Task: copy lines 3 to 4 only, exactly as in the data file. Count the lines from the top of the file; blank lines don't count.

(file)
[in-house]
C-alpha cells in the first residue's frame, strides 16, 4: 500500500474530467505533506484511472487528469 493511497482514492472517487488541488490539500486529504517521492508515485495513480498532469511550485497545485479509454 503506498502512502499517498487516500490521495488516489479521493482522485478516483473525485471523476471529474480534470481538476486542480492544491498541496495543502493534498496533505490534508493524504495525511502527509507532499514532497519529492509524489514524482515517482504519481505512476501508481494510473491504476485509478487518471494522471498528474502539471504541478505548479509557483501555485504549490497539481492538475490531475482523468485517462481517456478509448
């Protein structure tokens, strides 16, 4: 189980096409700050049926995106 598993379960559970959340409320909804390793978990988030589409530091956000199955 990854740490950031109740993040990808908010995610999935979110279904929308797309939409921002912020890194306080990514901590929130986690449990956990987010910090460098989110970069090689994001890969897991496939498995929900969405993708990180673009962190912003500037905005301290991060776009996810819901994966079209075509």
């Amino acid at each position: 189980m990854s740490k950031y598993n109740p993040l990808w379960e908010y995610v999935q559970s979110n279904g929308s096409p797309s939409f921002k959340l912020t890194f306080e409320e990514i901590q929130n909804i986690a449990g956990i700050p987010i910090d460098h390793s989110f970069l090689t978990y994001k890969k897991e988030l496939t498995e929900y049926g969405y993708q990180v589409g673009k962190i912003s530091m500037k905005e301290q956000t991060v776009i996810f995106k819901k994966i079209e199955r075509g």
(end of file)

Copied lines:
């Protein structure tokens, strides 16, 4: 189980096409700050049926995106 598993379960559970959340409320909804390793978990988030589409530091956000199955 990854740490950031109740993040990808908010995610999935979110279904929308797309939409921002912020890194306080990514901590929130986690449990956990987010910090460098989110970069090689994001890969897991496939498995929900969405993708990180673009962190912003500037905005301290991060776009996810819901994966079209075509």
């Amino acid at each position: 189980m990854s740490k950031y598993n109740p993040l990808w379960e908010y995610v999935q559970s979110n279904g929308s096409p797309s939409f921002k959340l912020t890194f306080e409320e990514i901590q929130n909804i986690a449990g956990i700050p987010i910090d460098h390793s989110f970069l090689t978990y994001k890969k897991e988030l496939t498995e929900y049926g969405y993708q990180v589409g673009k962190i912003s530091m500037k905005e301290q956000t991060v776009i996810f995106k819901k994966i079209e199955r075509g």